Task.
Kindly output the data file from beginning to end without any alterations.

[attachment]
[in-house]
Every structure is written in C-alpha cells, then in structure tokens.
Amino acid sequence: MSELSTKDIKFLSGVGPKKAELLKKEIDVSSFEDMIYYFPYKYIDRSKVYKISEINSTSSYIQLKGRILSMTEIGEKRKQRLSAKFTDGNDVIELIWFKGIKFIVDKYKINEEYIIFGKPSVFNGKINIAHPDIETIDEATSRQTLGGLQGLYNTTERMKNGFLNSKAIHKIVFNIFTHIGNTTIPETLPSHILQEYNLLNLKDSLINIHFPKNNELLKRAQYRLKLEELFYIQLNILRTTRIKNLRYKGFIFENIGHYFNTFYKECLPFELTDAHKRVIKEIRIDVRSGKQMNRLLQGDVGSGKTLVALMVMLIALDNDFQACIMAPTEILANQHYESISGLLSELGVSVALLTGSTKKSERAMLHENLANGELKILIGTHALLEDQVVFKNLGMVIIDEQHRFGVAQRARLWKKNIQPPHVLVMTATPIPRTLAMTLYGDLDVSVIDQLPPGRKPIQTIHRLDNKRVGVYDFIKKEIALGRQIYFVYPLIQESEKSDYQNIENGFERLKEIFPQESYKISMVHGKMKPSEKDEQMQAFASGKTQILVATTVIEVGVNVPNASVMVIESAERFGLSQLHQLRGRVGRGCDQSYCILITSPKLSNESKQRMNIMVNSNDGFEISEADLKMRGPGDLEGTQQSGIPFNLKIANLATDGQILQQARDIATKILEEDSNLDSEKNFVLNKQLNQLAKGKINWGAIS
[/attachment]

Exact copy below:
[in-house]
Every structure is written in C-alpha cells, then in structure tokens.
Amino acid sequence: MSELSTKDIKFLSGVGPKKAELLKKEIDVSSFEDMIYYFPYKYIDRSKVYKISEINSTSSYIQLKGRILSMTEIGEKRKQRLSAKFTDGNDVIELIWFKGIKFIVDKYKINEEYIIFGKPSVFNGKINIAHPDIETIDEATSRQTLGGLQGLYNTTERMKNGFLNSKAIHKIVFNIFTHIGNTTIPETLPSHILQEYNLLNLKDSLINIHFPKNNELLKRAQYRLKLEELFYIQLNILRTTRIKNLRYKGFIFENIGHYFNTFYKECLPFELTDAHKRVIKEIRIDVRSGKQMNRLLQGDVGSGKTLVALMVMLIALDNDFQACIMAPTEILANQHYESISGLLSELGVSVALLTGSTKKSERAMLHENLANGELKILIGTHALLEDQVVFKNLGMVIIDEQHRFGVAQRARLWKKNIQPPHVLVMTATPIPRTLAMTLYGDLDVSVIDQLPPGRKPIQTIHRLDNKRVGVYDFIKKEIALGRQIYFVYPLIQESEKSDYQNIENGFERLKEIFPQESYKISMVHGKMKPSEKDEQMQAFASGKTQILVATTVIEVGVNVPNASVMVIESAERFGLSQLHQLRGRVGRGCDQSYCILITSPKLSNESKQRMNIMVNSNDGFEISEADLKMRGPGDLEGTQQSGIPFNLKIANLATDGQILQQARDIATKILEEDSNLDSEKNFVLNKQLNQLAKGKINWGAIS